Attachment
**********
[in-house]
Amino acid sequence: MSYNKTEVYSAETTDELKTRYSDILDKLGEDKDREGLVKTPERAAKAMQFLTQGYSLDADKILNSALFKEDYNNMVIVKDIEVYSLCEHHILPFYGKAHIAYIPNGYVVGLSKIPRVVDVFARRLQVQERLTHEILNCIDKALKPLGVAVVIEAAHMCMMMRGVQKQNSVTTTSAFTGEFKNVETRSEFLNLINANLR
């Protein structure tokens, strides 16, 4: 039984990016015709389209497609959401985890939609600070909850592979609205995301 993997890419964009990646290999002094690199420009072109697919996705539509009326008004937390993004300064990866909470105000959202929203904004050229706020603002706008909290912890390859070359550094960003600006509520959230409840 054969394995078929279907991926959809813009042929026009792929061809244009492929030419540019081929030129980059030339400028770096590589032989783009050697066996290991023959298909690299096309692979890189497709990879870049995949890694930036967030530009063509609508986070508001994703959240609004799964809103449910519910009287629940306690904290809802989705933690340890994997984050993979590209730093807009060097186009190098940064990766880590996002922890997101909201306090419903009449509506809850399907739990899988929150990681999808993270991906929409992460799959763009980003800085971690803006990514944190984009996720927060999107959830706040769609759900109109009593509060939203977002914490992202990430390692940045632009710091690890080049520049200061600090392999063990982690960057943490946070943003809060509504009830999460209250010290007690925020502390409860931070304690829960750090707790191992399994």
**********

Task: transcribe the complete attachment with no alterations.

[in-house]
Amino acid sequence: MSYNKTEVYSAETTDELKTRYSDILDKLGEDKDREGLVKTPERAAKAMQFLTQGYSLDADKILNSALFKEDYNNMVIVKDIEVYSLCEHHILPFYGKAHIAYIPNGYVVGLSKIPRVVDVFARRLQVQERLTHEILNCIDKALKPLGVAVVIEAAHMCMMMRGVQKQNSVTTTSAFTGEFKNVETRSEFLNLINANLR
């Protein structure tokens, strides 16, 4: 039984990016015709389209497609959401985890939609600070909850592979609205995301 993997890419964009990646290999002094690199420009072109697919996705539509009326008004937390993004300064990866909470105000959202929203904004050229706020603002706008909290912890390859070359550094960003600006509520959230409840 054969394995078929279907991926959809813009042929026009792929061809244009492929030419540019081929030129980059030339400028770096590589032989783009050697066996290991023959298909690299096309692979890189497709990879870049995949890694930036967030530009063509609508986070508001994703959240609004799964809103449910519910009287629940306690904290809802989705933690340890994997984050993979590209730093807009060097186009190098940064990766880590996002922890997101909201306090419903009449509506809850399907739990899988929150990681999808993270991906929409992460799959763009980003800085971690803006990514944190984009996720927060999107959830706040769609759900109109009593509060939203977002914490992202990430390692940045632009710091690890080049520049200061600090392999063990982690960057943490946070943003809060509504009830999460209250010290007690925020502390409860931070304690829960750090707790191992399994």